Larry DeBoer
Professor of
Agricultural Economics
Purdue University

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Indiana's Budget and the Next Recession

How big is Indiana's state budget deficit? It's hard to say. Indiana is required by its constitution to have a balanced budget. There can be no deficit in an accounting sense. That makes it hard to measure.

We can say that, in fiscal year 2005 (that's July 2004 to June 2005), Indiana's budget authorizes more spending than the state will collect in revenue -- about $600 million more. We'll spend $11.7 billion and collect only $11.1 billion. We'll avoid a deficit by drawing down balances saved from past years, by transferring money from other funds and by spending less than the budget authorizes. For the whole biennium, the deficit measured that way will be about $1 billion.

But that's looking backward. What is our future problem? Here's one way to measure it.

Indiana keeps balances in its checking and savings accounts. These help the state pay its bills on time. When a payment comes due before the quarterly income tax take arrives, the state can pay out of its balances. And balances help when recessions hit. The state can maintain services and avoid tax hikes by drawing on balances. 

The state budget agency has a rule of thumb about balances. It would like to see them at 10 to 12 percent of revenues. Right now, 10 percent is about $1.1 billion. By 2009, 10 percent is likely to be more, perhaps $1.3 billion.

Unfortunately, by mid-2005, balances will be about $337 million. To get to $1.3 billion, we'll have to collect almost a billion dollars more in revenue than we spend. That's tough, considering that in this biennium we'll spend almost a billion dollars more than we'll collect.

Another way of handling a recession is to use what probably should be called a "fiscal gimmick." The state pays billions of dollars a year to local governments for property tax relief and to schools in state aid. It pays monthly. The gimmick works because the state runs on a July-through-June fiscal year, while the local governments use a calendar year.

Suppose the state postpones the June aid payment to July. The locals get their full annual payment, though it costs them interest. But the state cuts its appropriations for the fiscal year. In fiscal 2002 and 2003, the state postponed a bit more than $700 million in local aid payments. That's $700 million in state service cuts or tax hikes that didn't have to happen.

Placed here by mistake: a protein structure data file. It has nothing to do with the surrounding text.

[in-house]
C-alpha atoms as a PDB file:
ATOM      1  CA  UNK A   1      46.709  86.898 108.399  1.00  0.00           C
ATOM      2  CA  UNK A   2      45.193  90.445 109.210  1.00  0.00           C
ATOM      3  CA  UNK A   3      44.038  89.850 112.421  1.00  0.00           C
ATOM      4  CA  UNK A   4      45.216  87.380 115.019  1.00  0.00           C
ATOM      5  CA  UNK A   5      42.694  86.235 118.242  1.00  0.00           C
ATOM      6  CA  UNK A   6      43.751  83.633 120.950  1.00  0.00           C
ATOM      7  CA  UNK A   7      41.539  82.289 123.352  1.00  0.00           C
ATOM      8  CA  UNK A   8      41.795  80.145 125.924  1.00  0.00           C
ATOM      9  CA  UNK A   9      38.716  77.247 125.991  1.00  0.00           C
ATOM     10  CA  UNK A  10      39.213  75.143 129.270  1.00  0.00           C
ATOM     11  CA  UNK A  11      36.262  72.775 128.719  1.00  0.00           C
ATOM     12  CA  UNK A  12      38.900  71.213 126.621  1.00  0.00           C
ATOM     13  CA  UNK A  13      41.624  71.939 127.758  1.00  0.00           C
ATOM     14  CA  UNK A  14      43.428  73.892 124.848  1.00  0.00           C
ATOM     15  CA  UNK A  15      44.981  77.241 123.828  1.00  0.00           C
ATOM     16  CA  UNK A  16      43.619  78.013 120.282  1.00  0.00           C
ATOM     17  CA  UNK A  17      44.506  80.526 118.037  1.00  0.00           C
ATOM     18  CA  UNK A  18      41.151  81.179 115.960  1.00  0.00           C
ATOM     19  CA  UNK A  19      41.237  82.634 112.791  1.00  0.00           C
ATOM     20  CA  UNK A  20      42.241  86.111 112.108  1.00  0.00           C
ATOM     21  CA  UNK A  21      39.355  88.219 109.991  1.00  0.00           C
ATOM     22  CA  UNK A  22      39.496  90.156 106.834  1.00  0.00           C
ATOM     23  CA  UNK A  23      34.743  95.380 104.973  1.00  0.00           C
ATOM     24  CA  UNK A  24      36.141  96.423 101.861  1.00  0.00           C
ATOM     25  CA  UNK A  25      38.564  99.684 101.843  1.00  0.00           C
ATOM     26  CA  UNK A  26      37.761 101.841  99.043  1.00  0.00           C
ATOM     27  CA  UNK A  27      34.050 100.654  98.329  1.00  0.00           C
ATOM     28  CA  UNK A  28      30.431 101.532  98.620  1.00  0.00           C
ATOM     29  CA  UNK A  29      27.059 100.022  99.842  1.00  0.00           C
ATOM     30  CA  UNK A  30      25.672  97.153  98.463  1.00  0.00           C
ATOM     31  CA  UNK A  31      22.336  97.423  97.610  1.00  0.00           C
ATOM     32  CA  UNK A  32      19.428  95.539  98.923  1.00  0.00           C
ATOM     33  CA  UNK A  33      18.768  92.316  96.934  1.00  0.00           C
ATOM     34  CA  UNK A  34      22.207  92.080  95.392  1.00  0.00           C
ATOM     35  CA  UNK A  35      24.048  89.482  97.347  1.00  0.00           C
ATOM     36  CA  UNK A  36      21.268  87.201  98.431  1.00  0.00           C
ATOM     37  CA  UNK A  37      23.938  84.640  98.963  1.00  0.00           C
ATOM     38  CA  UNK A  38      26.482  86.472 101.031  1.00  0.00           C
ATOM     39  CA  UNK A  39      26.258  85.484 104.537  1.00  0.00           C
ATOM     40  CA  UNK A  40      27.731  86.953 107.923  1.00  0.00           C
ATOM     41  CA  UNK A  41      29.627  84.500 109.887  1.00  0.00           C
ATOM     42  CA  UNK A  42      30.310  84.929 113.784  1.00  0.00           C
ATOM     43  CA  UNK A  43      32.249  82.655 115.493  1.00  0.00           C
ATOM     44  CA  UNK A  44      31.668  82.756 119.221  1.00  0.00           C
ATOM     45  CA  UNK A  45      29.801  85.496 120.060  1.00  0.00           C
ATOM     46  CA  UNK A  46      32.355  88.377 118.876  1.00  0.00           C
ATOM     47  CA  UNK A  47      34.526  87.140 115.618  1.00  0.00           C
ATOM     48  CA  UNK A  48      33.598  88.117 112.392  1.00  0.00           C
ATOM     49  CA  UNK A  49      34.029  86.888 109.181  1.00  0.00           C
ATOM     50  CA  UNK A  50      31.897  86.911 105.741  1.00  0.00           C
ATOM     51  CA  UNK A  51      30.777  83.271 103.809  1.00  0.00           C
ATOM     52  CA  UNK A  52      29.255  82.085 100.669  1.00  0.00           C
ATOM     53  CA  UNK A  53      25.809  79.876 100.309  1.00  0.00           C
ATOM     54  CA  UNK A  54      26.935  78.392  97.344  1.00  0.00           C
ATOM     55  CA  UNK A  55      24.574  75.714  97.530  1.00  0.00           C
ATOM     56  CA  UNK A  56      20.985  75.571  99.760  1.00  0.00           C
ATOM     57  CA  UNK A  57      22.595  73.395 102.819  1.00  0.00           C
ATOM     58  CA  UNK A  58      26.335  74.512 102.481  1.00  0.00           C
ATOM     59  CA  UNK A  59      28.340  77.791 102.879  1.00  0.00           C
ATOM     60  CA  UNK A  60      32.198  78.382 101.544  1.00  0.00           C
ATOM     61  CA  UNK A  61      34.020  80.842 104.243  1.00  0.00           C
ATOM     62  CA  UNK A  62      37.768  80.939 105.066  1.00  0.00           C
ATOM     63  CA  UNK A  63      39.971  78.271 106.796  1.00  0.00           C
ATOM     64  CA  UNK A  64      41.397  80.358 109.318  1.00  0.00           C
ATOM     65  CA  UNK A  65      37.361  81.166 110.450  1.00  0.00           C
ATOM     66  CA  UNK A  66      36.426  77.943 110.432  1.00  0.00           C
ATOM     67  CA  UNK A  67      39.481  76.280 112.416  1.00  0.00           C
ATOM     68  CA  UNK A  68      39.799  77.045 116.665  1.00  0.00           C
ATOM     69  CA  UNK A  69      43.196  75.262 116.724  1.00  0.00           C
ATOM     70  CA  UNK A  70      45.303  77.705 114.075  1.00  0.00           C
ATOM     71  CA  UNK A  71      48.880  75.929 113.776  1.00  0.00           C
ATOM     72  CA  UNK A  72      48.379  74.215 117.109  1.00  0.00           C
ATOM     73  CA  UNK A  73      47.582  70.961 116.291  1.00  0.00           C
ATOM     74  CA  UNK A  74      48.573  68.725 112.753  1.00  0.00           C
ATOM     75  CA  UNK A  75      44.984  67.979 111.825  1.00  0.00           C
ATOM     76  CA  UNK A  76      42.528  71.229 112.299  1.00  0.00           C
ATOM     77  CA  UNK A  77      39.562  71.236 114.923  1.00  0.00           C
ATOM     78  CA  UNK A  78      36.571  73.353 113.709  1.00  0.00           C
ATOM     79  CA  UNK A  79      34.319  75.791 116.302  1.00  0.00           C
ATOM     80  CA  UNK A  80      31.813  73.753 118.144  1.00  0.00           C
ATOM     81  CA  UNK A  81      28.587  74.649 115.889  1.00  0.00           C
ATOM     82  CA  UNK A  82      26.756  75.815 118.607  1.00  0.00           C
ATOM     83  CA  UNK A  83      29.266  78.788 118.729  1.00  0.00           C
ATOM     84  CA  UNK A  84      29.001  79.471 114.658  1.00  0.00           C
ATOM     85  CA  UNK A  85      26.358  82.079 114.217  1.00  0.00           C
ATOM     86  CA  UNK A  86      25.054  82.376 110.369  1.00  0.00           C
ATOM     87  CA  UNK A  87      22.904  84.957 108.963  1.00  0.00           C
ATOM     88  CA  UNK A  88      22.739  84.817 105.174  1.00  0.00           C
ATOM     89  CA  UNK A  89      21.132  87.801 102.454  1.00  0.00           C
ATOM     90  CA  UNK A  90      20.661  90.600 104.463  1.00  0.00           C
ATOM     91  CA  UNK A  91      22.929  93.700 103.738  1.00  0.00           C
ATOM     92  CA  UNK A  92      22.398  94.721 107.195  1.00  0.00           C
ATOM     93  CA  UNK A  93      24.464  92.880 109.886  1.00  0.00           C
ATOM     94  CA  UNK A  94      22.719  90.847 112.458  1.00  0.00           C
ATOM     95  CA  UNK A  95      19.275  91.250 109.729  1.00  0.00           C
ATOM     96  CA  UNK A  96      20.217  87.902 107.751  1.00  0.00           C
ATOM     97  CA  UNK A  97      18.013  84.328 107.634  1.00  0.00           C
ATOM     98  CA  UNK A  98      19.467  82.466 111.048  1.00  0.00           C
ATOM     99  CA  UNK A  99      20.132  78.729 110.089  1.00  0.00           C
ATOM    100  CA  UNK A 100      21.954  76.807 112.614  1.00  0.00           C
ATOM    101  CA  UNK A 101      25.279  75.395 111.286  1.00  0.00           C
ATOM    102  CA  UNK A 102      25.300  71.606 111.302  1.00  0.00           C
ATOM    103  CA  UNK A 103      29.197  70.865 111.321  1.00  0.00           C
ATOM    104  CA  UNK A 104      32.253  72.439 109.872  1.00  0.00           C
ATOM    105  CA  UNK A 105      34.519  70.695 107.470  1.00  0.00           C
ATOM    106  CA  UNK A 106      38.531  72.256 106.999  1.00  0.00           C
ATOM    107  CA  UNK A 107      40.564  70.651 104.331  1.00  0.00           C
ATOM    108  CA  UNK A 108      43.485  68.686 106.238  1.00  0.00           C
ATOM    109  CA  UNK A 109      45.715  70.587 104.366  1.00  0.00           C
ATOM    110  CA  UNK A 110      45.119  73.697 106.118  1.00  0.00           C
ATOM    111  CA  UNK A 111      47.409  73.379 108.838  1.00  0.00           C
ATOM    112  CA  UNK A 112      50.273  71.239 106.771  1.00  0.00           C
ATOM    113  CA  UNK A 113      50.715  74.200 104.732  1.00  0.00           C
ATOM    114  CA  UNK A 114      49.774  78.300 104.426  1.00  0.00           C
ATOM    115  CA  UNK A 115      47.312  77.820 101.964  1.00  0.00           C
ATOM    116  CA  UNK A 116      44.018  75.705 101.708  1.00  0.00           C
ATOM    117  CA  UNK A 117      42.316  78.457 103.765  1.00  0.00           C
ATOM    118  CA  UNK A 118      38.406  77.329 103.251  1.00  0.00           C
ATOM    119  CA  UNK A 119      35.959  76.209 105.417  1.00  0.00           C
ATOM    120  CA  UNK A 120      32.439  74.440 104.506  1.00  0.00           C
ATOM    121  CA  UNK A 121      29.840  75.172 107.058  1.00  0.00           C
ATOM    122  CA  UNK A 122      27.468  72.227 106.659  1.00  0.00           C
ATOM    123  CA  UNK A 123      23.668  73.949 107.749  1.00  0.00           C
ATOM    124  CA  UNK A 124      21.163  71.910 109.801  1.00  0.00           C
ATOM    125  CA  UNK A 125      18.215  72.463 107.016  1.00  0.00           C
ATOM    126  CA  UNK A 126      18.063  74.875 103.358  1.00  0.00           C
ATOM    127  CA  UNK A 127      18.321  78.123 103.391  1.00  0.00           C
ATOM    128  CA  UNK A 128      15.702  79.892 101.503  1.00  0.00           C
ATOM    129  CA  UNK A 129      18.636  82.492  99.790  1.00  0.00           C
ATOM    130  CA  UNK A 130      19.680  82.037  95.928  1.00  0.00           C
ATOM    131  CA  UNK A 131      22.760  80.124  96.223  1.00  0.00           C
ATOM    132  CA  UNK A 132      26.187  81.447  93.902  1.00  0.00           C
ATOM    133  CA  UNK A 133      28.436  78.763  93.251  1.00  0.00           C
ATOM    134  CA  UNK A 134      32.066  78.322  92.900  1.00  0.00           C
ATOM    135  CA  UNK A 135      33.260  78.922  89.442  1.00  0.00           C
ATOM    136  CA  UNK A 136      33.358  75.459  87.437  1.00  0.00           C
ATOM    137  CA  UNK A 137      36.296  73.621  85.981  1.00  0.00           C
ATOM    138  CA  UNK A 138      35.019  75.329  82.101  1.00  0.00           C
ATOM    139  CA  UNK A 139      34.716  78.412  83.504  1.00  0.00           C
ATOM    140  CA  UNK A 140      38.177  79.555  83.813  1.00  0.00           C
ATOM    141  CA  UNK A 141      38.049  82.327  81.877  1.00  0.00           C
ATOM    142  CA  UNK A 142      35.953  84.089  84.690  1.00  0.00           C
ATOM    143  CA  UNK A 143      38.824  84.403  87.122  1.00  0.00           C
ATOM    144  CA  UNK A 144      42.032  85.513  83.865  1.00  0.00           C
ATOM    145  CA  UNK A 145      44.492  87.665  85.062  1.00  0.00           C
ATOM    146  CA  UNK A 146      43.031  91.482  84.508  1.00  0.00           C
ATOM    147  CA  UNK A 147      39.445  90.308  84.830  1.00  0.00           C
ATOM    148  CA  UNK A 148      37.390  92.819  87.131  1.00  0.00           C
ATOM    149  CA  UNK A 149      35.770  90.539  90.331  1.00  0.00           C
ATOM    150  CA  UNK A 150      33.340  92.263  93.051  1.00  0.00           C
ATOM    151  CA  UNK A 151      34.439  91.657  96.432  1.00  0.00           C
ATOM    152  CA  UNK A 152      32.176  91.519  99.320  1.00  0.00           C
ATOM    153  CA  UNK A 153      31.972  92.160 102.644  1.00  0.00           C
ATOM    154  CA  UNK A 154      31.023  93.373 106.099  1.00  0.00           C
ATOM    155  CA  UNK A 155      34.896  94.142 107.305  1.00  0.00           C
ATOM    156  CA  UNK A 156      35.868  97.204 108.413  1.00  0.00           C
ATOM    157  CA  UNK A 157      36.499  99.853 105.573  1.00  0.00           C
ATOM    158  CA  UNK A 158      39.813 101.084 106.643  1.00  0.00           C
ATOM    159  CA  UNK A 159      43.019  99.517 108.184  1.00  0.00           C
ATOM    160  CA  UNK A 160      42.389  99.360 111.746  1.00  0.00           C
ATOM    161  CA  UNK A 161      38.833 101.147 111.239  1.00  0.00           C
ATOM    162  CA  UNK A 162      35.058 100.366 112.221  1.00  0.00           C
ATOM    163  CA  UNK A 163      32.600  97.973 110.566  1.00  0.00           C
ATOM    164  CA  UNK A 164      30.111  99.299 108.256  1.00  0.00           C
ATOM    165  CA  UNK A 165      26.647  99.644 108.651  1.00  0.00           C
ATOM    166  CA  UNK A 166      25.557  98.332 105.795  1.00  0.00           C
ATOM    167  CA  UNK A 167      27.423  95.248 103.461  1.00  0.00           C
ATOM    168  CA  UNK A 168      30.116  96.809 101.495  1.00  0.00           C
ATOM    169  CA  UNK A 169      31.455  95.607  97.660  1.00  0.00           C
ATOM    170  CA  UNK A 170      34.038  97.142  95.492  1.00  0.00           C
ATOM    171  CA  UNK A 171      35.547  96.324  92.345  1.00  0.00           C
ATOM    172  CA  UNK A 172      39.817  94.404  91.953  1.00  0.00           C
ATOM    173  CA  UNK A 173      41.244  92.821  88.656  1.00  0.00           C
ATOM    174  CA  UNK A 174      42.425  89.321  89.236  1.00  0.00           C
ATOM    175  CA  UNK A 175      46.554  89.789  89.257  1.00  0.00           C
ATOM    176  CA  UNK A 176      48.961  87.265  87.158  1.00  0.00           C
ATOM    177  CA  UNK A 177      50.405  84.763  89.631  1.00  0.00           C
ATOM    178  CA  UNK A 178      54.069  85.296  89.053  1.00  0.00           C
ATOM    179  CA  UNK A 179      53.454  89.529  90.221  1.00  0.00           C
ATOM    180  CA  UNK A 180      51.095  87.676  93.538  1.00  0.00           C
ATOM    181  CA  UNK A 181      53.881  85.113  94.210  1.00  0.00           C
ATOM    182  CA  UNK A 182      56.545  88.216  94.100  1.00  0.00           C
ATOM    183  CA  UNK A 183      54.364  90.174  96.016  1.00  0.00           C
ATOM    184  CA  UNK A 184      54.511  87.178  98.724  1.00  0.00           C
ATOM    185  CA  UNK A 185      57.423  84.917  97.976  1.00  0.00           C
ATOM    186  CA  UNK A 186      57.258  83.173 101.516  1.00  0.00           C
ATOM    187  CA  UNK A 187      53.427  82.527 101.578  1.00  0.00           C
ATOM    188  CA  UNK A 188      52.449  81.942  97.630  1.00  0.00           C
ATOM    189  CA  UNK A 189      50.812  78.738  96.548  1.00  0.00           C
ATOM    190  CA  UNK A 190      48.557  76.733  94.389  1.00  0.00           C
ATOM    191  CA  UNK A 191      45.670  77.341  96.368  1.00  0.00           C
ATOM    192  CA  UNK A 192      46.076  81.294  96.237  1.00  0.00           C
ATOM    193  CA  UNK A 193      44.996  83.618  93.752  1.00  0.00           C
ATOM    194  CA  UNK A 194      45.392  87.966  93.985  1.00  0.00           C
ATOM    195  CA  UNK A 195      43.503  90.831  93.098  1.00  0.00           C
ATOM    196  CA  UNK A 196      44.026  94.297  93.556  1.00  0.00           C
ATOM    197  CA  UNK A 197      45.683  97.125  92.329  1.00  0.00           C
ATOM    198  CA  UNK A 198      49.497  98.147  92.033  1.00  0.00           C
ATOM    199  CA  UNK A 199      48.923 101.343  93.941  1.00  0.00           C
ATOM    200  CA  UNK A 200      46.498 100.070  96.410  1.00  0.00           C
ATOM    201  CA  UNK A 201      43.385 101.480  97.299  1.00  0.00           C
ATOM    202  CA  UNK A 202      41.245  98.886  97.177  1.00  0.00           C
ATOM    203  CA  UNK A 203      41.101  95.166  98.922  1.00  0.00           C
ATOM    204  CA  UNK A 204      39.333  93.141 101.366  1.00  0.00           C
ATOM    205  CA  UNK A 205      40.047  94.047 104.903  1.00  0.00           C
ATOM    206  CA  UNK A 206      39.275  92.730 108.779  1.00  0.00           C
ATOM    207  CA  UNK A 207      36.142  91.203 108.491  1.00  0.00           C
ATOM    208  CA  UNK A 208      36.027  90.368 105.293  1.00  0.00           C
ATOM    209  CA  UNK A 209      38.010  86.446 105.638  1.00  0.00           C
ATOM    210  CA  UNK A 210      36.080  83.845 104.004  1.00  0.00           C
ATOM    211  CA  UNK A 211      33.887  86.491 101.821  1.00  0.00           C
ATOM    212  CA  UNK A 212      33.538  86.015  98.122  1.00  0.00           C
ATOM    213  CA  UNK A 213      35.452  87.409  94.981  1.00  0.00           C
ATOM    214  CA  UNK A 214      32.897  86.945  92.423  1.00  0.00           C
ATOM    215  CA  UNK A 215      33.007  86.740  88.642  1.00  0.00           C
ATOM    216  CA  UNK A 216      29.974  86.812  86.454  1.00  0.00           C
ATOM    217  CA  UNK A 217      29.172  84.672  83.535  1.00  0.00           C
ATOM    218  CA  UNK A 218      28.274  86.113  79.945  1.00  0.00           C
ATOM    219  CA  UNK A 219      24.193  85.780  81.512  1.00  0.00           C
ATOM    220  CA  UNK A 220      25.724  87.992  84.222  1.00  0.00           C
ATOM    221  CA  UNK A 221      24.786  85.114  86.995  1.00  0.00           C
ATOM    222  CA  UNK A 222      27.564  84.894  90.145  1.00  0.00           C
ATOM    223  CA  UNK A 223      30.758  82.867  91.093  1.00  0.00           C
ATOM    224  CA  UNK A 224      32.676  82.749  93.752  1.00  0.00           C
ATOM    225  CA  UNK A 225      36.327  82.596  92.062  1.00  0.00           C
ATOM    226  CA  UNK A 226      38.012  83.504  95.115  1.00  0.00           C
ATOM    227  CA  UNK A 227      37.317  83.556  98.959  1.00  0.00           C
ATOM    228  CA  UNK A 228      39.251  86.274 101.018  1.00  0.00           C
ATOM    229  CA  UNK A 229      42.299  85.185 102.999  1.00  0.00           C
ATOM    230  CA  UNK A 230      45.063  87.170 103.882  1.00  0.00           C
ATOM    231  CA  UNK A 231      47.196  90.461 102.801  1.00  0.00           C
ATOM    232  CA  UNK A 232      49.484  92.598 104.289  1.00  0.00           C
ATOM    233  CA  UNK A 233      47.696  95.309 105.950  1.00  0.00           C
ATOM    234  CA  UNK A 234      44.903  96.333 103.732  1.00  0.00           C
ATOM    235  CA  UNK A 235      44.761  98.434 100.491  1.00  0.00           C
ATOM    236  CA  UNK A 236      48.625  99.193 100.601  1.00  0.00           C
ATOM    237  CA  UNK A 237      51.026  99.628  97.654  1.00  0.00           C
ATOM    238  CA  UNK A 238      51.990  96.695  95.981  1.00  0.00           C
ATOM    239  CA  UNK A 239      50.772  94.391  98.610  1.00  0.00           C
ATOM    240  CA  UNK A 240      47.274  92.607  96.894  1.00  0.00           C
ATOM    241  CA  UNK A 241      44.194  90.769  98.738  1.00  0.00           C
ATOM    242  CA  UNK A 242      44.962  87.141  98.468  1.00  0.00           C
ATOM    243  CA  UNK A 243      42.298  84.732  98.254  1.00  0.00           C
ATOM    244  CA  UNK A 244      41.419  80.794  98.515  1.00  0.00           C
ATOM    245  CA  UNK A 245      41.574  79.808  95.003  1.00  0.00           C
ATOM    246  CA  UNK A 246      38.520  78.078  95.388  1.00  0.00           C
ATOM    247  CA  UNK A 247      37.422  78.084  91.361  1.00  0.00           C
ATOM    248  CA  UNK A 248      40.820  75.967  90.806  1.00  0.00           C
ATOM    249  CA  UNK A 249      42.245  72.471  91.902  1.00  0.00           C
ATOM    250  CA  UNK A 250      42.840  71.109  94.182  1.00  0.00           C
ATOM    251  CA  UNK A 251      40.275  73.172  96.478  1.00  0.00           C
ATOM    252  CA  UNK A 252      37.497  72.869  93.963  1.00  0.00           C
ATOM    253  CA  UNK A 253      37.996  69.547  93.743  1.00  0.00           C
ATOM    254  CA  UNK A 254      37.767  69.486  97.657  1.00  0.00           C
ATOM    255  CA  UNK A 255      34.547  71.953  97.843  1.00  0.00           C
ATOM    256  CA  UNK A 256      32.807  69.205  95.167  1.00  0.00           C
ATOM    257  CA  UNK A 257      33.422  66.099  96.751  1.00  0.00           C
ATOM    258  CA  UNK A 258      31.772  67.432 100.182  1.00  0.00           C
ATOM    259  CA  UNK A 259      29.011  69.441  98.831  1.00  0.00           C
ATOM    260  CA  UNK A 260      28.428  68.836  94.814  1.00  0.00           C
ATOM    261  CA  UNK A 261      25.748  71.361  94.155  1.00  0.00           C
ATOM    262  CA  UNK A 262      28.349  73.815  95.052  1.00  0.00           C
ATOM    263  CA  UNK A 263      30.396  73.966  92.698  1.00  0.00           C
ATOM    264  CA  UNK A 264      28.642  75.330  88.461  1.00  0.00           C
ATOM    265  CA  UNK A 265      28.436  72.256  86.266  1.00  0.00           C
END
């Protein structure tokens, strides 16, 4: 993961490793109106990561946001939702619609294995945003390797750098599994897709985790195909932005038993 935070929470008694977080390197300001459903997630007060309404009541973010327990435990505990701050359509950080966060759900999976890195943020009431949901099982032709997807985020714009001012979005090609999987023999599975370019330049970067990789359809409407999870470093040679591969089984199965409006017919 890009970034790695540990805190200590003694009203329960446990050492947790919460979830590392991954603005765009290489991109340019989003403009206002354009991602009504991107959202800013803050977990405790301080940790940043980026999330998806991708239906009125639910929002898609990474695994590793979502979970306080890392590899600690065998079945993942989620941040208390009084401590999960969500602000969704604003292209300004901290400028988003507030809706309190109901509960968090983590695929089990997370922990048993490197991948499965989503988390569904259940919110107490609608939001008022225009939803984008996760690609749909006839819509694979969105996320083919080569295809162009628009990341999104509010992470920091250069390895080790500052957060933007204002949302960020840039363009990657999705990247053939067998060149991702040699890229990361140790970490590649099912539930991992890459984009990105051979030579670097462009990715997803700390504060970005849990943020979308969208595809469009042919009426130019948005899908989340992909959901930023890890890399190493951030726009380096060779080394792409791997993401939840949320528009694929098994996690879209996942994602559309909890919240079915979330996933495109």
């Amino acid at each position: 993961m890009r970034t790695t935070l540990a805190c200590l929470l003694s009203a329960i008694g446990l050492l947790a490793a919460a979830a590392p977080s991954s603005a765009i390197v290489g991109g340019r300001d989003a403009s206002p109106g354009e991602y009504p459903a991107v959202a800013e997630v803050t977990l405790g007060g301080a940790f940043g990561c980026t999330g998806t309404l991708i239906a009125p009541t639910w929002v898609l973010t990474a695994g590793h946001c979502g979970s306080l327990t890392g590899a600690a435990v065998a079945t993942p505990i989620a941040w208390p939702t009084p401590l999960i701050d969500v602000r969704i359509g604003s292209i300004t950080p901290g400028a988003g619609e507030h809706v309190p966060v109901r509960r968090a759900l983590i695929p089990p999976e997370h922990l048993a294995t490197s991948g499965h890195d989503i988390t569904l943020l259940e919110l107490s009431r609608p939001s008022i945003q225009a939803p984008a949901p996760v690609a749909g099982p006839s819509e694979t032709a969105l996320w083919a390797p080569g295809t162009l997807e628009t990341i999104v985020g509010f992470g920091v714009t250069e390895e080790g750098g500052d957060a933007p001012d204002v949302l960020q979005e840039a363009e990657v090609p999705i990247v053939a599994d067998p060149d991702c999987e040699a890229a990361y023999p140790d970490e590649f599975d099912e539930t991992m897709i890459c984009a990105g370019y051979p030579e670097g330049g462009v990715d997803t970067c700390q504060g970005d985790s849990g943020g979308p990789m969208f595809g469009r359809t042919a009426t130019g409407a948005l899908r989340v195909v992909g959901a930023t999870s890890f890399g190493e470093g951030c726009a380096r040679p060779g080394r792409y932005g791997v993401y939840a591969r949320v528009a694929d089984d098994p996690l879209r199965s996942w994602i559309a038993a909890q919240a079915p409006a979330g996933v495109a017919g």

In some future year this gimmick will need to be "reset." A July payment must be made in June. That will add $700 million to that year's spending.

Indiana would like to have balances equal to 10 percent of its budget, and its local aid payments reset. The former costs about a billion dollars and the latter $700 million. To be ready for the next recession, Indiana must collect about $1.7 billion more in revenue than it spends on state services.

No one knows when the next recession will start. In fact, some people will be astonished to hear that the recent recession ever ended. The National Bureau of Economic Research is our quasi-official arbiter of these things, and it says the recession ended in November 2001. The economy's been expanding for almost three years. Productivity advances and changing trade patterns have made for a slow recovery of jobs since 2001, especially in manufacturing.

Let's guess at a date. The expansion in the 1980s lasted almost eight years, and the expansion in the 1990s lasted 10 years. If this expansion is similar, the next recession will start between 2009 and 2011. 

The 2005 General Assembly will write a budget for the biennium ending in 2007. In 2007, it will write a budget to take us through June 30, 2009. If history is a guide, by then, a recession will be near.

That means over the next two biennia -- essentially the term of the governor we'll elect in November -- Indiana must find $1.7 billion dollars more than it spend on education, property tax relief, Medicaid and other state services.

How will we do that?




Writer: Larry DeBoer
Editor: Olivia Maddox